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  • Writer's pictureMarkDataGuy

Advice for Speakers when using Teams - Teams Blog Series 2

Updated: Apr 30, 2020

Part one of this series was all about using teams to host an online community meetup. This part focuses on speakers. Most of this doesn't specifically relate to teams, and much is common sense. Hopefully, you will find some useful information. I worked out many of these steps when helping out with Community Cafe as organized by Ben Watt of Datalineo.

1) Yes, it feels like no one is listening. This is normal. When presenting in-person, you can see people, talk to people, interact, and get a real sense of the room. An online session is different. However, that does not mean that people aren't listening. Just be yourself, you are there because of your knowledge, and people just want to learn, so stay calm, and convey your knowledge. Be awesome, however, lets make things easier for your audience.

2) Slow your pace. If, like me, you can speak at a fast pace, be a bit mindful of this and try to slow down just a little. You will probably forget this mid-session, so stick a note on a post-it, attach it to your monitor with a simple message, "Slow down!"

3) Watch your mouse. There you are, rocking through your talk, following your post-it instruction on slowing down. Just be aware that on the other side, they hear your voice, but only see your mouse. So make sure they can see it. Use your favorite Zoomit or another mouse locator frequently. On windows 10, I use the Ctrl button frequently to highlight where my mouse is.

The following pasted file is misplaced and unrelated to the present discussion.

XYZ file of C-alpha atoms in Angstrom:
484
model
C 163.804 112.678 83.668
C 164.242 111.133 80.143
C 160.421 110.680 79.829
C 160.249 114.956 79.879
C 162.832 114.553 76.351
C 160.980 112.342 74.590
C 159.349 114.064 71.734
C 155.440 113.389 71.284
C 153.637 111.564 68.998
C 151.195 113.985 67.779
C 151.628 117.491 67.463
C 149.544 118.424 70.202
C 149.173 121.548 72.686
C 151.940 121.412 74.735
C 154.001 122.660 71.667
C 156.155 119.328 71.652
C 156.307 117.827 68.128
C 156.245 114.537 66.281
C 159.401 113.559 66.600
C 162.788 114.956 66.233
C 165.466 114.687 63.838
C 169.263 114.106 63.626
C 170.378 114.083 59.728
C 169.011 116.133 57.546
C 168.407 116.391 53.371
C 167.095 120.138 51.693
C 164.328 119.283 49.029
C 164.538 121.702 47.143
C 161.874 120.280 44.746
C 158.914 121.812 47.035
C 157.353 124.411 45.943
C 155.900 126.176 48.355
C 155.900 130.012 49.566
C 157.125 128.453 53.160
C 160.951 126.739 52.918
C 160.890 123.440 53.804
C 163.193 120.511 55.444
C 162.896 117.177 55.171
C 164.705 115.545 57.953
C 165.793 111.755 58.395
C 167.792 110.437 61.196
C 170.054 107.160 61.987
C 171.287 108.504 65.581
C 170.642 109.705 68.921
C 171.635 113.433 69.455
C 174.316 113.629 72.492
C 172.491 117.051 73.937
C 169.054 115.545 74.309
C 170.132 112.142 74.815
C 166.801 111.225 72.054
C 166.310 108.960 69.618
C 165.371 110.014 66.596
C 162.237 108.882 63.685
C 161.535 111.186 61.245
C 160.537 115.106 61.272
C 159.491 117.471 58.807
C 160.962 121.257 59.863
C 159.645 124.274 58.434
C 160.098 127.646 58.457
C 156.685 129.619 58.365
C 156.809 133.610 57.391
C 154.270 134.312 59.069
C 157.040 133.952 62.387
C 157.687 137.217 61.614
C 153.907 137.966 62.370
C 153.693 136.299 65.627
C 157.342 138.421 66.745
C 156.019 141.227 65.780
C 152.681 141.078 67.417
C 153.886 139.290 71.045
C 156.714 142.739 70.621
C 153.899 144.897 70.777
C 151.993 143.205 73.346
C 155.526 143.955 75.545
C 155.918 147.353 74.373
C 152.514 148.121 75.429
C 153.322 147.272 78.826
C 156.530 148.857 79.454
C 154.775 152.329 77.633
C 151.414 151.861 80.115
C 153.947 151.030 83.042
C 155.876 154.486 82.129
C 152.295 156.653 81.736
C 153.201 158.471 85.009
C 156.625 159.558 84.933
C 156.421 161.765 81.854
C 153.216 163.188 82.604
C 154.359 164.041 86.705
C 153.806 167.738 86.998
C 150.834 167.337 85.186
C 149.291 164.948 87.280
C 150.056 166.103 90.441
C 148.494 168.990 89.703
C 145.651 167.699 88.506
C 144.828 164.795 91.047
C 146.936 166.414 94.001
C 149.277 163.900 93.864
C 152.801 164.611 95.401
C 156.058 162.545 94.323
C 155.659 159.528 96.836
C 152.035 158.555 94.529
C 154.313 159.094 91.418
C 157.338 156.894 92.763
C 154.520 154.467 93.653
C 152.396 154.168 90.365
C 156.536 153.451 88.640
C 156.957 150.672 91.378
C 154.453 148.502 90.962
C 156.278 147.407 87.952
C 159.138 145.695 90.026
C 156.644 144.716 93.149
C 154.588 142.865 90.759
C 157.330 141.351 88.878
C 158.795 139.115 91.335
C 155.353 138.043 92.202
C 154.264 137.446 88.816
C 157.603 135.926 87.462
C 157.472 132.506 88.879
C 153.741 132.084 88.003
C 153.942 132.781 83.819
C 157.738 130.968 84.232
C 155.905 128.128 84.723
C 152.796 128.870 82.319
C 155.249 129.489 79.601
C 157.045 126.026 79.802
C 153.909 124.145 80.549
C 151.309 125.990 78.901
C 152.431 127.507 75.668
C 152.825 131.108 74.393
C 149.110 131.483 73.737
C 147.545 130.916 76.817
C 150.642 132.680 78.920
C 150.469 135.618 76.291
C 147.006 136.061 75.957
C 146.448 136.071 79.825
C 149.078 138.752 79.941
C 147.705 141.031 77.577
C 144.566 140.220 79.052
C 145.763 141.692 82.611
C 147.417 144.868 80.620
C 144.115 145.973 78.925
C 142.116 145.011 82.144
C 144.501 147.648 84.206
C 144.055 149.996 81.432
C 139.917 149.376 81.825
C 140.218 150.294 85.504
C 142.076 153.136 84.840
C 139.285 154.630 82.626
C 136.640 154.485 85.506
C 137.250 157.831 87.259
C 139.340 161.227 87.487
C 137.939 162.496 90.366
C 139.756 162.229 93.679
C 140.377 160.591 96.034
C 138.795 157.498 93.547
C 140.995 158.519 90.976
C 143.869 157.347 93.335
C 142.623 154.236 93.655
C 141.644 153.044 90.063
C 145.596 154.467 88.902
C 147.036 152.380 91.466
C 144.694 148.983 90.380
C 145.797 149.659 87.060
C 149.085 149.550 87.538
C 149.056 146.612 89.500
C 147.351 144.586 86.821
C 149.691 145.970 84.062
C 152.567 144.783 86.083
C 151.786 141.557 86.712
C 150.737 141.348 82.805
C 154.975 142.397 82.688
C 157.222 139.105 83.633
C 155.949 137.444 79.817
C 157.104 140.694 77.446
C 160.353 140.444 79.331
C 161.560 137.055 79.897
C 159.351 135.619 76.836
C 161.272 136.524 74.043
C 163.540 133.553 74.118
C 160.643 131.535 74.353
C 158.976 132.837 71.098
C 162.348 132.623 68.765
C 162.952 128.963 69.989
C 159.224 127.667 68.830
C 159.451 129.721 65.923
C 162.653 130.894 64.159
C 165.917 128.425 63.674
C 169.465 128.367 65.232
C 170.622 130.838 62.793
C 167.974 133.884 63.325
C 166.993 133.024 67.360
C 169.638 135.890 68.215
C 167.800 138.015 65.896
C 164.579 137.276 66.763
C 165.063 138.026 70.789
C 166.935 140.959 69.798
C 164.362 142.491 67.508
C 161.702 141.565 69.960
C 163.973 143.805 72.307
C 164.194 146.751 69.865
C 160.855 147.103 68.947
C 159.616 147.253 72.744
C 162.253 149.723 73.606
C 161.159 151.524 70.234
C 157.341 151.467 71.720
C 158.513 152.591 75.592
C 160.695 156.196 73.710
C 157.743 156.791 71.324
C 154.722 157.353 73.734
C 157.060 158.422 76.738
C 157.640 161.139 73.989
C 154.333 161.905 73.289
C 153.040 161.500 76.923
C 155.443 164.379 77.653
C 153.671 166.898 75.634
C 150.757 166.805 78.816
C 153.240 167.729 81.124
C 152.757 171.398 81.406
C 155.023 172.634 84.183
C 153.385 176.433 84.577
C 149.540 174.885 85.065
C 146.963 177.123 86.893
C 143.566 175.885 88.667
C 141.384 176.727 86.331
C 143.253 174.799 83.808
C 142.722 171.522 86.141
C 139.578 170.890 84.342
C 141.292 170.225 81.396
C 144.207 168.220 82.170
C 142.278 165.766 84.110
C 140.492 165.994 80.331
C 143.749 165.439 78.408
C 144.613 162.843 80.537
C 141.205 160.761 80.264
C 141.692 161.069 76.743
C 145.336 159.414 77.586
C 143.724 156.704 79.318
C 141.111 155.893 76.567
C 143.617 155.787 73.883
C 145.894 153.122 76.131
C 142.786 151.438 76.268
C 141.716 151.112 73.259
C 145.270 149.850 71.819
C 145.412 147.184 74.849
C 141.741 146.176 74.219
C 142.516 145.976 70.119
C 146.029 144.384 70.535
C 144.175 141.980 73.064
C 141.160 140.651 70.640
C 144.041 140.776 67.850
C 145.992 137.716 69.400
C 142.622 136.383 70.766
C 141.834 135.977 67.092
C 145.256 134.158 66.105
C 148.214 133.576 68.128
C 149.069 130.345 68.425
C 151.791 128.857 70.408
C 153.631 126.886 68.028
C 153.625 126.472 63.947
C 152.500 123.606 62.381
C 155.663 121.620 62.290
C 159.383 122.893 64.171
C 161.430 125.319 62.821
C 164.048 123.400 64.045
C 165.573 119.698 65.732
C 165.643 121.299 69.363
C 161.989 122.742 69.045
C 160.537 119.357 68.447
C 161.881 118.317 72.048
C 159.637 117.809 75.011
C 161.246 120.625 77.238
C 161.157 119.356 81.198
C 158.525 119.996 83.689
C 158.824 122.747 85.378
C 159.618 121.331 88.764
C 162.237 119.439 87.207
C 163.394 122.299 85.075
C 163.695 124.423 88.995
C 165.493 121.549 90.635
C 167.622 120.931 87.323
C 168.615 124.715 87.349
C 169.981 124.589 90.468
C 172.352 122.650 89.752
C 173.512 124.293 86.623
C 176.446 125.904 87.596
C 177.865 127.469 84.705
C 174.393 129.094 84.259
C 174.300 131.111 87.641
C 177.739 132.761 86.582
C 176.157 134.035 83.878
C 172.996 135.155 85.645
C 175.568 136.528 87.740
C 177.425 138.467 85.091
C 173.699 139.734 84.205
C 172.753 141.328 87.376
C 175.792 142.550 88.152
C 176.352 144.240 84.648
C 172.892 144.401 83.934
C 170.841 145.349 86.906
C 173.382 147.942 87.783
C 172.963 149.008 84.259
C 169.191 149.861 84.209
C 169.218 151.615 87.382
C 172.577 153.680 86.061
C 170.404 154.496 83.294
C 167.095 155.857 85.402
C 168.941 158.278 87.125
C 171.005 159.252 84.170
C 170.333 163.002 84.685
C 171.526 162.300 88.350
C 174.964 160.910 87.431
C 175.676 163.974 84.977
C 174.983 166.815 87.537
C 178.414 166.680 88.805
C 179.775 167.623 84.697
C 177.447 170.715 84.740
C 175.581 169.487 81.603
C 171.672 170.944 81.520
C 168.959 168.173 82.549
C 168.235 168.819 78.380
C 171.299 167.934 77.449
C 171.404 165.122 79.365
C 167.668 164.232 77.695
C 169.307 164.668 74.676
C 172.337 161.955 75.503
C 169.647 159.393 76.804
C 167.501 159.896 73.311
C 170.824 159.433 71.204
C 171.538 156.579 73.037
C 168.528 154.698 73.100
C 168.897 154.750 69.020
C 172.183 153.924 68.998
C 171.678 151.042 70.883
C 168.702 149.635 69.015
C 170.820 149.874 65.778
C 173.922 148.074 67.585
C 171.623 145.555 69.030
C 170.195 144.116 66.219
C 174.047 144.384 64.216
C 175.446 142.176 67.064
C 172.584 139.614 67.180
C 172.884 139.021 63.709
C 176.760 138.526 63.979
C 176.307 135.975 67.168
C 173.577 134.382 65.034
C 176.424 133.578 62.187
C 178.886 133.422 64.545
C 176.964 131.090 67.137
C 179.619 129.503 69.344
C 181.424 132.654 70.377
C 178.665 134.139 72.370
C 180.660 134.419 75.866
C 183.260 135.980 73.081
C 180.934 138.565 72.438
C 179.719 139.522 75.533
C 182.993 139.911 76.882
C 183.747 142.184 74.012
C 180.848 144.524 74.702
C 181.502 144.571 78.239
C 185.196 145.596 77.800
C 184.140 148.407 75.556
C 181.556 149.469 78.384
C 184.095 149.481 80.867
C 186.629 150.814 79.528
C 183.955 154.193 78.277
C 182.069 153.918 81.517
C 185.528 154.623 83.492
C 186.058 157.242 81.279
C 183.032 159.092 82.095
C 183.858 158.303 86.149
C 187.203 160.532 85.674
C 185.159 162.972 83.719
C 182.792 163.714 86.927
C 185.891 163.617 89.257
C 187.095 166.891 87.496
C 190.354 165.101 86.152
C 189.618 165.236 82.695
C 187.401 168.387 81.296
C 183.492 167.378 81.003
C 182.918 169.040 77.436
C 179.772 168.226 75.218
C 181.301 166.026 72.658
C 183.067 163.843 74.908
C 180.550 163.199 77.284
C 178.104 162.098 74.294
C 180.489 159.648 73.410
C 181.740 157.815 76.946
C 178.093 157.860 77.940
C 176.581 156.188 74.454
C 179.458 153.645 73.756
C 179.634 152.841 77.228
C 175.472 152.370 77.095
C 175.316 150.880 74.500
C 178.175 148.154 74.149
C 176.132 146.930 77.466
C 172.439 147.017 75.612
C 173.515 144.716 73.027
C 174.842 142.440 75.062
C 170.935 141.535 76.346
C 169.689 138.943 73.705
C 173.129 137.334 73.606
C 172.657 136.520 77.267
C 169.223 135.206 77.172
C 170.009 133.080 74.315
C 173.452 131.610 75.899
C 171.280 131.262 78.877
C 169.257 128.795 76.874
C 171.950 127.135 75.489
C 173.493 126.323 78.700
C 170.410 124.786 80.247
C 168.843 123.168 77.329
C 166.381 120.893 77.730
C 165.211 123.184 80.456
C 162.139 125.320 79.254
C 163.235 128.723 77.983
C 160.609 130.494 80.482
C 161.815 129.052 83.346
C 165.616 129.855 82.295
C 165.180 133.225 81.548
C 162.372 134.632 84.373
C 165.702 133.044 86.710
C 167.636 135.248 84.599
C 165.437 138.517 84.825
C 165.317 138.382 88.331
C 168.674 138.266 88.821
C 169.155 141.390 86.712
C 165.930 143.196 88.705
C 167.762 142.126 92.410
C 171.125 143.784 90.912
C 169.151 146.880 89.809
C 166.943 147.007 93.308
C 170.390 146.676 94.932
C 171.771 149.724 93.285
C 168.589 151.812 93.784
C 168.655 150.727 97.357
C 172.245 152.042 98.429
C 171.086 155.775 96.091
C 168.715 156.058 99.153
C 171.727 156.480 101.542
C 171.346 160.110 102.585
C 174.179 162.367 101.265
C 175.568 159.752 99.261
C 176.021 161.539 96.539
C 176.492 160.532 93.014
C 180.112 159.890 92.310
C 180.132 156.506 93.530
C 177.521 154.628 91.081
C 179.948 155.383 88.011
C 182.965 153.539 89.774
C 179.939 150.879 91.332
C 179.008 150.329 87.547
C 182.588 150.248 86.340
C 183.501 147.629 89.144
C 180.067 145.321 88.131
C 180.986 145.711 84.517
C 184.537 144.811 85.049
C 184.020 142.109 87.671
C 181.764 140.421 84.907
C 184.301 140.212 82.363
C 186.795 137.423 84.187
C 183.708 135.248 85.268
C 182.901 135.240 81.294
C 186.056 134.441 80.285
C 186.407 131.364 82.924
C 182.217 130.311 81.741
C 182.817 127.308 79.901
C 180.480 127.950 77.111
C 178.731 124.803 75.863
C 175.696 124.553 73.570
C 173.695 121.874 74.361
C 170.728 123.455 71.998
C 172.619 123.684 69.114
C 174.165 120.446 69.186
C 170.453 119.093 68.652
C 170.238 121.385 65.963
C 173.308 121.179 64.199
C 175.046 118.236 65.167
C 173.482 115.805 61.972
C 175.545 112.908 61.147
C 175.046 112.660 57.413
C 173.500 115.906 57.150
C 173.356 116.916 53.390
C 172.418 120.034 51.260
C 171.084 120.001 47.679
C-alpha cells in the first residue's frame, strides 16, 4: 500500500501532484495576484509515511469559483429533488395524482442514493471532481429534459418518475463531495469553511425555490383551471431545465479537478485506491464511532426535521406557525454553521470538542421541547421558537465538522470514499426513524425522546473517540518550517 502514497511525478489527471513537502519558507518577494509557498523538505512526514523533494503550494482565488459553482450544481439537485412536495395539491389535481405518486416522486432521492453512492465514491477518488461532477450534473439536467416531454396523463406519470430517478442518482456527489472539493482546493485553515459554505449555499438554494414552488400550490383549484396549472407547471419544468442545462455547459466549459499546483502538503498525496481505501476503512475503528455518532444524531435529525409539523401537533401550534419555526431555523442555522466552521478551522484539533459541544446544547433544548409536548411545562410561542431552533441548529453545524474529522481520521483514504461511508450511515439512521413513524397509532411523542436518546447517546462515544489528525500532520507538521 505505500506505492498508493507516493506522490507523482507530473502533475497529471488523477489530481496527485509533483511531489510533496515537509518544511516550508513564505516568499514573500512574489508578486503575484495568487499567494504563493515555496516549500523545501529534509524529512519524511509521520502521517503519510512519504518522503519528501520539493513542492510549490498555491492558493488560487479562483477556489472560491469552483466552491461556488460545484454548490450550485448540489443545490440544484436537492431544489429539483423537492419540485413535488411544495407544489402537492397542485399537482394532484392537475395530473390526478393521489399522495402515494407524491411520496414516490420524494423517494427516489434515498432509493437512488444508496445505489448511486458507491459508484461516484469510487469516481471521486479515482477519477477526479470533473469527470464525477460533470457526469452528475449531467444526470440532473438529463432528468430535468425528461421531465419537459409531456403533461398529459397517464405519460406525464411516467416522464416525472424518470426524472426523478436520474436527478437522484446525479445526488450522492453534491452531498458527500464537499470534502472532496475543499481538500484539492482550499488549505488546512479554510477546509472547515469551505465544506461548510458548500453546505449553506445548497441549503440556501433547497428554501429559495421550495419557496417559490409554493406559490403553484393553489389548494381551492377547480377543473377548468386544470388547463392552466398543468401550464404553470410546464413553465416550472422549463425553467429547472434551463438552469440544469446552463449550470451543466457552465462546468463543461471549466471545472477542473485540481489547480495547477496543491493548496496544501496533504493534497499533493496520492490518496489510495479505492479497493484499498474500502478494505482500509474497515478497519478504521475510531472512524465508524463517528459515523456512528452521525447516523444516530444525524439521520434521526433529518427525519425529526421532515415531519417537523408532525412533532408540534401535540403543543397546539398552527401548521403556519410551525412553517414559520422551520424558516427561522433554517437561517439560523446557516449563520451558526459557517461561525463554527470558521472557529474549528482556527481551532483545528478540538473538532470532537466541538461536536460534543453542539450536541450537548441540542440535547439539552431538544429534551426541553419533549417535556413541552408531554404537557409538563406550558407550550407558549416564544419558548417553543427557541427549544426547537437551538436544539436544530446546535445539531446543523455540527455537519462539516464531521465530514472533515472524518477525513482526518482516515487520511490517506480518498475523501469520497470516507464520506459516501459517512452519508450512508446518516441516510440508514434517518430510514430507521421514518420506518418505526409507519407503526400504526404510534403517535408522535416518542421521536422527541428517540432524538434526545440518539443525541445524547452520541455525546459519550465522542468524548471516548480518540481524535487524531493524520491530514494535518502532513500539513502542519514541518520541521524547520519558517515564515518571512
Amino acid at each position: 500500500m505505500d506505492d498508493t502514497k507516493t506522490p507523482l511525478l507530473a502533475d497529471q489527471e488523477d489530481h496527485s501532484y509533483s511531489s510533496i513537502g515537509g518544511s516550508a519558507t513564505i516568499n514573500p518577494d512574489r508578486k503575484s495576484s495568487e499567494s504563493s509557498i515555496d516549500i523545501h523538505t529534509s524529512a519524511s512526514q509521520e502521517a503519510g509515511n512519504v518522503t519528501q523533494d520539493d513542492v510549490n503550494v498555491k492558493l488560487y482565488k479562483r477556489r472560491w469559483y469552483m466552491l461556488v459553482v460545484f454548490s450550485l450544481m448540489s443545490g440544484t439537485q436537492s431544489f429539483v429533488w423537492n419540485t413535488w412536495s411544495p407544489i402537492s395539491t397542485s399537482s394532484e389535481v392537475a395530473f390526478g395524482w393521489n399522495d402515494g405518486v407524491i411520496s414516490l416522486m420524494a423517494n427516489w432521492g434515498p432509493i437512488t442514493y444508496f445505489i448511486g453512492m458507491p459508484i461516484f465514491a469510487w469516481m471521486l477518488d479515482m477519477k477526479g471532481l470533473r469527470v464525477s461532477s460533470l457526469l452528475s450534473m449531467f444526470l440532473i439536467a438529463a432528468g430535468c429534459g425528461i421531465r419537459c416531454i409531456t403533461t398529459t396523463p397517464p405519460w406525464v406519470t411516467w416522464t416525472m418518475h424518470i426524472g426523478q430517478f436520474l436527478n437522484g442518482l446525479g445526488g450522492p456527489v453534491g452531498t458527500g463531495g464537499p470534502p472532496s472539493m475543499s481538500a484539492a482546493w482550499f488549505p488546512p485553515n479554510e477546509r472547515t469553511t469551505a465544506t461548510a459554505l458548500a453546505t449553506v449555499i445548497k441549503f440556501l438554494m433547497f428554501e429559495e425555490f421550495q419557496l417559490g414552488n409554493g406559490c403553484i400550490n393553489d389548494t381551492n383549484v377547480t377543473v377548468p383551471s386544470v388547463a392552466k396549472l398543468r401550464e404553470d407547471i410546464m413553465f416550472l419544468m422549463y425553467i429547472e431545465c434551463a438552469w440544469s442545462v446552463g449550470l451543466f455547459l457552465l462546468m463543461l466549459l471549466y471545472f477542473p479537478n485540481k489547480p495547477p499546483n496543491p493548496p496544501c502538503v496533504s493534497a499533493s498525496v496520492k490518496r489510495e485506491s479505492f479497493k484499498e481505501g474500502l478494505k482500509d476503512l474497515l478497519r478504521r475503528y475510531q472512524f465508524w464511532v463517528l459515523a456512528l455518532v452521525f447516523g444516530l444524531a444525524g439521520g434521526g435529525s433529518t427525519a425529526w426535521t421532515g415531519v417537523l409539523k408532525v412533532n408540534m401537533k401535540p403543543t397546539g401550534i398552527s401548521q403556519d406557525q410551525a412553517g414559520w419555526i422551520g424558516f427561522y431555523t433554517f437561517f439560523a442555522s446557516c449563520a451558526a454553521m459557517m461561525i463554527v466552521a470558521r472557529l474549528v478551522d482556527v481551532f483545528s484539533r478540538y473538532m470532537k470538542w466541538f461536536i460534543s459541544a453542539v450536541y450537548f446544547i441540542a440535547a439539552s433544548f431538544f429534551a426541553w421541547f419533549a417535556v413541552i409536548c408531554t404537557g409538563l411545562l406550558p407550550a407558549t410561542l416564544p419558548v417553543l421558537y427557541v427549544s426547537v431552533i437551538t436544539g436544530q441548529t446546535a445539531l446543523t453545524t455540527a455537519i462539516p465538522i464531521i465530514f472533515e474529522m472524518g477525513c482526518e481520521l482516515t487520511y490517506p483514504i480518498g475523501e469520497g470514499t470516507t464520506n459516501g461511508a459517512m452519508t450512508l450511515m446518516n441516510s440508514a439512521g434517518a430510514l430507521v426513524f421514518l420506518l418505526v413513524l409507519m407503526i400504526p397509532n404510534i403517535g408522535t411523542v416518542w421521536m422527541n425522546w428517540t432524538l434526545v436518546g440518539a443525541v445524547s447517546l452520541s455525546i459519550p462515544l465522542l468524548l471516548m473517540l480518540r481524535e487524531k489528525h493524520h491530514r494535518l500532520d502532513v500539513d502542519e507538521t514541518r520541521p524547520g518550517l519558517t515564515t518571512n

Windows 10 - Ctrl-click in action

4) Even better, use a virtual laser pointer. I have started using a Logitech spotlight pointer and it is awesome. In my hand, I can point the control at my monitor, press the button and a big highlighted circle appears on the screen. I am sure there are other such gadgets, but I really like this one. It also has a magnify and other options

Logitech Spotlight in action

5) Check-in with your audience. Every few minutes, or at a natural break, just stop and ask your audience if all is ok? Can they hear you and see the screen? Is the pace ok?

6) Use a headset. It really helps if you have a headset, I won't recommend a particular one, but ideally get one that is designed for the job, comfortable and high quality. If you just use the laptop standard mic and speakers, then every other noise in the room will be picked up, including keyboard clicks. Your laptop speakers can create a nasty feedback loop as well if a person starts asking you a question as their voice will be fed back into your mic. If you have no choice, then get quick with your mute button when people are asking you questions.

7) Use an external webcam. If you are using a built-in webcam, you can get an "up the nose" view of yourself. If you have an external webcam, you can position it in a more flattering position, somewhere around head height. If you are using an external keyboard and your laptop webcam, try elevating the laptop on a few books, but don't do this unless you are comfortable with your external keyboard and don't need the laptop keyboard.